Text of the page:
Then, in October, shipments of cacao beans for the ’23/’24 harvest season began in Cote d’Ivoire. The guaranteed price for producer purchases was raised by 11% from the previous year. The upstream price increase affects manufacturers’ cost control and sales strategies, which is reflected at the Valentine’s Day fair in Japan.

If the cost increase can be passed on to the selling price, profits will be secured. However, if the psychological line is crossed, it will lead to a loss of customers and a drop in sales volume. The nature of the company’s efforts toward consumers should also be a hint in choosing where to invest.

A_Select a company that “turns a pinch into an opportunity

The supply of cacao beans is declining, and there is competition for cacao mass and cacao butter. This is no time to sit on your hands. In Europe and the United States, palm oil and sunflower oil are being used as substitutes for cacao butter, and efforts to manufacture chocolate using grapes and sunflower seeds instead of cacao beans have been put into practical use. Although the development and manufacturing costs will be a heavy burden, identifying such venture companies and making them potential investment targets is also an option. We would like to pay attention to the strategies of major manufacturers.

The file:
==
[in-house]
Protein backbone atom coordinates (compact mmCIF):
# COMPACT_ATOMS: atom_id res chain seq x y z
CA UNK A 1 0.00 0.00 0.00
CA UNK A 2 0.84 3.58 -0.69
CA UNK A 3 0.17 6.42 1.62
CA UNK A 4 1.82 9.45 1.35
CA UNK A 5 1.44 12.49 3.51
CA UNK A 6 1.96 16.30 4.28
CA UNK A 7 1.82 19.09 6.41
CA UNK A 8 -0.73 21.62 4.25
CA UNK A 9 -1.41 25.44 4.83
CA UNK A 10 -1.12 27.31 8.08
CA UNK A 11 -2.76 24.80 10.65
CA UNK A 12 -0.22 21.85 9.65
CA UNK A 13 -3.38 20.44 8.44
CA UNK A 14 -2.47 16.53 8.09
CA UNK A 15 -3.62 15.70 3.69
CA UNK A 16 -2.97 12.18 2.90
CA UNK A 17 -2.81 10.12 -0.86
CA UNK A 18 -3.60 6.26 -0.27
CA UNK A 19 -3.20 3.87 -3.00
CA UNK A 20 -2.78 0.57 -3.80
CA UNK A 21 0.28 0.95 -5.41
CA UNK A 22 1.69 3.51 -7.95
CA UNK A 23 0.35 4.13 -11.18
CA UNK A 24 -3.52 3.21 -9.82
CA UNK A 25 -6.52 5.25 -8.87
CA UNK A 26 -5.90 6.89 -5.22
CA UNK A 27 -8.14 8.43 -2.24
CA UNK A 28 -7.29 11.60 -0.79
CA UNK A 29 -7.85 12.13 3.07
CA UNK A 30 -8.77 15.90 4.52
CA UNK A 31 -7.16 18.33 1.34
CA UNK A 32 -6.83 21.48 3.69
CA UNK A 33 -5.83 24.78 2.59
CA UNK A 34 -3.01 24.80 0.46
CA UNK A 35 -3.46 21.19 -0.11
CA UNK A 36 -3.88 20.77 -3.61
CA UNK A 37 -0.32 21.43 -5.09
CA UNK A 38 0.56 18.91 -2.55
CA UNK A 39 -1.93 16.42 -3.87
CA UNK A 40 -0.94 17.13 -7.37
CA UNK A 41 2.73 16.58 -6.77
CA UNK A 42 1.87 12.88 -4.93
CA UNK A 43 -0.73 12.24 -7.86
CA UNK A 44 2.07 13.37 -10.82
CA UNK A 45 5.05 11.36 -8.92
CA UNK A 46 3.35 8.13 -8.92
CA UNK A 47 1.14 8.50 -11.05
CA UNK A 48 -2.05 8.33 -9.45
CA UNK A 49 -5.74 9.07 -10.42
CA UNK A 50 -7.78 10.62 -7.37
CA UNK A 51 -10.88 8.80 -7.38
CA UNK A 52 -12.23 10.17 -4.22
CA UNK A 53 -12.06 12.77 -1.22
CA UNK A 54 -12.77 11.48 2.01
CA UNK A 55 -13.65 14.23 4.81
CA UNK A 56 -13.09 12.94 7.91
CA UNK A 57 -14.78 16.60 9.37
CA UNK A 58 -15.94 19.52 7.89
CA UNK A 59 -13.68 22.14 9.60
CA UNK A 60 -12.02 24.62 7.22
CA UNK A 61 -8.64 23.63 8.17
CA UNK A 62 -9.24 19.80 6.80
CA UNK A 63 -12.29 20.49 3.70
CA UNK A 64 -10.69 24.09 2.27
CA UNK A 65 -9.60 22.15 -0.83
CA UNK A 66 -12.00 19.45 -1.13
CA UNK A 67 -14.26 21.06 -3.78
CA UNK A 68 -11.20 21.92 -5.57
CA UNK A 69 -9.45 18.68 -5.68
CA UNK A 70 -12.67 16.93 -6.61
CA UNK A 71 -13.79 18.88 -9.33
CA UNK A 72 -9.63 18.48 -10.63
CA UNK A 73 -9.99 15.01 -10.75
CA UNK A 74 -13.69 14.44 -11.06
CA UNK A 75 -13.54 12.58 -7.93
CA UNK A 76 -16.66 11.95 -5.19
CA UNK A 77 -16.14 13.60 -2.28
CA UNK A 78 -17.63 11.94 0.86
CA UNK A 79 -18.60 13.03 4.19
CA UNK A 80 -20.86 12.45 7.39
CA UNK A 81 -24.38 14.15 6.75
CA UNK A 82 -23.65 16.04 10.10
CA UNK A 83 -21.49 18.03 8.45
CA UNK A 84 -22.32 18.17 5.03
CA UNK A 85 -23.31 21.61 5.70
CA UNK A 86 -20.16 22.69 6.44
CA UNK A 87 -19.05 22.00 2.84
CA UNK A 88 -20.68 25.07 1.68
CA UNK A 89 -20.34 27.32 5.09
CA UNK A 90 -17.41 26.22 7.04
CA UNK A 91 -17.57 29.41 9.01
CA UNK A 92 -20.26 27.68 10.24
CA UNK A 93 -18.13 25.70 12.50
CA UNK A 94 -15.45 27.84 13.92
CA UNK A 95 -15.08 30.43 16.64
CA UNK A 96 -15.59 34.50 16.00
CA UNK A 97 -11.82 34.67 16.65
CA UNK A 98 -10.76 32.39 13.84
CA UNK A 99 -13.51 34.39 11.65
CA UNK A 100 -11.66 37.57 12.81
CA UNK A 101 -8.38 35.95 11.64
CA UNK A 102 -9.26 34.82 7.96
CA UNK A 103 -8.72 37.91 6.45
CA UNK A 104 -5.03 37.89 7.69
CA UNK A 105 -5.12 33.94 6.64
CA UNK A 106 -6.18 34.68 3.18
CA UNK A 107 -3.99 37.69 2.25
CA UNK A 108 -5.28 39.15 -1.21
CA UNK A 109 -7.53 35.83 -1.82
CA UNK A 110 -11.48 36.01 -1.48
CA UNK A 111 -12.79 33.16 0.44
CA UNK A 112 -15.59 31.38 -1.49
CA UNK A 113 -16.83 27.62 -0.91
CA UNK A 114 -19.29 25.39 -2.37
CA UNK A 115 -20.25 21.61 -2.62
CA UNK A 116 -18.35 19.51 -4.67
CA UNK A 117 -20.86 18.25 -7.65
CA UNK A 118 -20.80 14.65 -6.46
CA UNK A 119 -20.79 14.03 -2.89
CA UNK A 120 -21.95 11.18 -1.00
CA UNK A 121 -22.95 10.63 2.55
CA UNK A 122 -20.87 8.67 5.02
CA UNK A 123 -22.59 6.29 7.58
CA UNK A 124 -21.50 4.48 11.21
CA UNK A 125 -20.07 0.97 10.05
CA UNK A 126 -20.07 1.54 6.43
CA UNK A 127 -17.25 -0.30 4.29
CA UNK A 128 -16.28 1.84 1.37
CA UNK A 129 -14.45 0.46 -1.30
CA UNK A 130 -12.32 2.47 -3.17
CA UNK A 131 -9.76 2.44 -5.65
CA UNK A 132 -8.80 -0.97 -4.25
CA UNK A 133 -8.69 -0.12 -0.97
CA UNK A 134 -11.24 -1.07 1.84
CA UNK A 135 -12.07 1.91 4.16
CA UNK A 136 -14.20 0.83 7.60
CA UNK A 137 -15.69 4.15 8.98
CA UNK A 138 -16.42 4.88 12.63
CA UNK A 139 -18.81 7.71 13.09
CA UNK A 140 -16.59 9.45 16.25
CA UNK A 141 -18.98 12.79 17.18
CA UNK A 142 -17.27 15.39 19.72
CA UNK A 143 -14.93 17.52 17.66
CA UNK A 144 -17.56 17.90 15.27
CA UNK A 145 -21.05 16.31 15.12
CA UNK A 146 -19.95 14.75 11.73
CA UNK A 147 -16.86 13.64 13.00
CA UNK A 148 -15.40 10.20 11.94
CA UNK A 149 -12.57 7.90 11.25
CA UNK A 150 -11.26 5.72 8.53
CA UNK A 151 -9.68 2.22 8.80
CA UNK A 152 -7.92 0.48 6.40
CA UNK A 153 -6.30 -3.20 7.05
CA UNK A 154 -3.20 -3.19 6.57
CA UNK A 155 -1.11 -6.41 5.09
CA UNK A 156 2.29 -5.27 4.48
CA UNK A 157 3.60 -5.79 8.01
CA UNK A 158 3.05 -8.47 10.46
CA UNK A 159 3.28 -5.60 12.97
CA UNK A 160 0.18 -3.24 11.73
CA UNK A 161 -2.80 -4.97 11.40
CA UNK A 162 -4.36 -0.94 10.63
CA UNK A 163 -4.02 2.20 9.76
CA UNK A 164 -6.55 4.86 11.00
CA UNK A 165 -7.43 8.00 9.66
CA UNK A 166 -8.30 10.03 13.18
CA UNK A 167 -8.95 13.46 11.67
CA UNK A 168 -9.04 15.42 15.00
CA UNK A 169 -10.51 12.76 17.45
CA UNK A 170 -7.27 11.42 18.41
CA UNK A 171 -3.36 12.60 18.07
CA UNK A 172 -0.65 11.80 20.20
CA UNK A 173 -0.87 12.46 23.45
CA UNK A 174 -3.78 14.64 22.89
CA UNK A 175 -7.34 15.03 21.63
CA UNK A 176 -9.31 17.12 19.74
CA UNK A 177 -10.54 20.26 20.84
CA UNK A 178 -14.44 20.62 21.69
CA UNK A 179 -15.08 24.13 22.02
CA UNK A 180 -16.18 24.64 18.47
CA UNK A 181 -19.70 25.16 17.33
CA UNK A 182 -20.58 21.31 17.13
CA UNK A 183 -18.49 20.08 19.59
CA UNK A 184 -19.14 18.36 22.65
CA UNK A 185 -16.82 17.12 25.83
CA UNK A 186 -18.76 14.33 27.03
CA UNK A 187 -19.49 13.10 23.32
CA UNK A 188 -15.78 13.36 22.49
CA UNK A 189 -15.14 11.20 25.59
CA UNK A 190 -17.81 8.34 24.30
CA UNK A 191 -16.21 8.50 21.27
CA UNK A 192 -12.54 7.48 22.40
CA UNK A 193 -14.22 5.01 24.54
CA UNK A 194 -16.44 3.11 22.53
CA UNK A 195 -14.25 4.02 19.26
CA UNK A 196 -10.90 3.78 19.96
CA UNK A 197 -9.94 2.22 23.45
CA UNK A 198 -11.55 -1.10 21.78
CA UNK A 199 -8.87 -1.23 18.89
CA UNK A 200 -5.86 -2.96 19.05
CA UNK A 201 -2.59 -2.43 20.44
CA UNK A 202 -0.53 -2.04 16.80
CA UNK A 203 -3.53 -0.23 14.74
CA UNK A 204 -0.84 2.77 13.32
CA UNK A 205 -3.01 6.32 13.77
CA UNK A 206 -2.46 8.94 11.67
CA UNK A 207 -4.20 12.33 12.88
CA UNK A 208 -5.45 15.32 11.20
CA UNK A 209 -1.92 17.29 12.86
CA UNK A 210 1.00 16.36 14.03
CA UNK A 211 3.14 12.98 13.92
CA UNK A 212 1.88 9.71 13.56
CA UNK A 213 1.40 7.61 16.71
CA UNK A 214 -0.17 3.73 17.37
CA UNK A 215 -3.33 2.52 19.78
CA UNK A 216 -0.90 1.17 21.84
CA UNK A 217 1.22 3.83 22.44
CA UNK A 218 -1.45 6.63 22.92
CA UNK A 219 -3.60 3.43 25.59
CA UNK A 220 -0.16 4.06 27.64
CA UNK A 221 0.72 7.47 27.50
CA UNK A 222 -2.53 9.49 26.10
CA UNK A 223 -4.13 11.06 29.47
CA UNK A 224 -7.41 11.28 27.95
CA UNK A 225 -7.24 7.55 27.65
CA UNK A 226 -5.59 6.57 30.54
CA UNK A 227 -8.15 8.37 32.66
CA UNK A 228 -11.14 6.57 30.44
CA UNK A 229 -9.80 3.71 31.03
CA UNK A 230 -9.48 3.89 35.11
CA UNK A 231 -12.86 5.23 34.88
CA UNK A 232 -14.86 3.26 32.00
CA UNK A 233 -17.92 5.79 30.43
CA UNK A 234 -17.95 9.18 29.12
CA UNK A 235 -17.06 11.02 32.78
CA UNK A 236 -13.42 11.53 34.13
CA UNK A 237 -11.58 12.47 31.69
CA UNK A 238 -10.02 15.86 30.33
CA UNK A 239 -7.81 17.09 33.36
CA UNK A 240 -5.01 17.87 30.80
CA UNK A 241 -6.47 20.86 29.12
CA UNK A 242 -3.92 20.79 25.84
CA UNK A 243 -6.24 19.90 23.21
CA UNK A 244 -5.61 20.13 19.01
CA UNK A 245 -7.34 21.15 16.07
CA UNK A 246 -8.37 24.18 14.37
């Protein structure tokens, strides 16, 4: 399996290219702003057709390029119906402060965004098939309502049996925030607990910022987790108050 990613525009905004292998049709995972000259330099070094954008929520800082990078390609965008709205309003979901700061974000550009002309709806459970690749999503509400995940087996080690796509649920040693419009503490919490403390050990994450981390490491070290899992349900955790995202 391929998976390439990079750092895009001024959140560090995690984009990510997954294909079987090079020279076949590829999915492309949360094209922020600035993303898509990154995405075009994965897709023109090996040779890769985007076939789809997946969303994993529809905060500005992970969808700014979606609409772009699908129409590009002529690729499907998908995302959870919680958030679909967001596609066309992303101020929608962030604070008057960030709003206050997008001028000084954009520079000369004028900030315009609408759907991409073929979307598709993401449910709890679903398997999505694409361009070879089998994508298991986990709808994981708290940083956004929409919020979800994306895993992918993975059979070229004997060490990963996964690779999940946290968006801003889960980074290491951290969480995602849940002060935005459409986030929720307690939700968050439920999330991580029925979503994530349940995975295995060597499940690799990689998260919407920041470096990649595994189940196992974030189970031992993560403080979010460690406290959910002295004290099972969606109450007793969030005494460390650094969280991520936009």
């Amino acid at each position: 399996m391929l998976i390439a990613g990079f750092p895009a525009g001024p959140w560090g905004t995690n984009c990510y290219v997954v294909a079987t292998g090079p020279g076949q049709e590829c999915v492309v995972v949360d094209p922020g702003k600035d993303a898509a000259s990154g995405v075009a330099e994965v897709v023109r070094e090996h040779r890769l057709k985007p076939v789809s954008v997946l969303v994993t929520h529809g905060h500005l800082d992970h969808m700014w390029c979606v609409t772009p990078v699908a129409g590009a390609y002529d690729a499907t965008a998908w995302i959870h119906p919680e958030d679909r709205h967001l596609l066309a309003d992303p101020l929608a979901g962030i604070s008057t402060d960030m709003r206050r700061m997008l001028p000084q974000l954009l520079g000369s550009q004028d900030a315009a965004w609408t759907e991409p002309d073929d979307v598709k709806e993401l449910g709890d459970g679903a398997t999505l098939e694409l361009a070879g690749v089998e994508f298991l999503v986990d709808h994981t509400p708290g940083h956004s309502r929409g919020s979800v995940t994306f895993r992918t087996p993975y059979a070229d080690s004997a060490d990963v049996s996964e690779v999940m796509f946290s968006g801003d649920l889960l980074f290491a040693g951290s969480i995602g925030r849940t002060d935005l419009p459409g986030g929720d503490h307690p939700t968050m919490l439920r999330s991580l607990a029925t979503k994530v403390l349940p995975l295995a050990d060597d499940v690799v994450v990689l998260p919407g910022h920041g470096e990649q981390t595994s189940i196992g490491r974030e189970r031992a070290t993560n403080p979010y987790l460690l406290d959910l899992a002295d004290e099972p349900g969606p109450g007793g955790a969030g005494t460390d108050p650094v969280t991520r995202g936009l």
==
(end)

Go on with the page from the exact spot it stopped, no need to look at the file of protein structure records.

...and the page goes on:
B_Support developing countries through investment

Did you know that the production of cacao beans involves serious issues such as child labor and deforestation? Many cacao bean producers are small-scale farmers, and the purchase price is low, making poverty among producers an issue. Children who are responsible for farm work are unable to go to school, and opportunities to improve literacy are lost. In addition, global climate change and declining crop yields due to the aging of cacao trees are also increasing the seriousness of the situation. Producers will try to secure yield and increase income through deforestation. They have no idea that they are contributing to climate change.

C_The Fair Trade Choice

When enjoying sweet chocolate, we should also be aware of the bitter cacao story mentioned above. Fair trade is a system of trade that aims to improve the lives of producers and workers in developing countries who are in a weak position and to help them become self-reliant by continuously purchasing raw materials and products from cacao bean-producing countries at a fair price.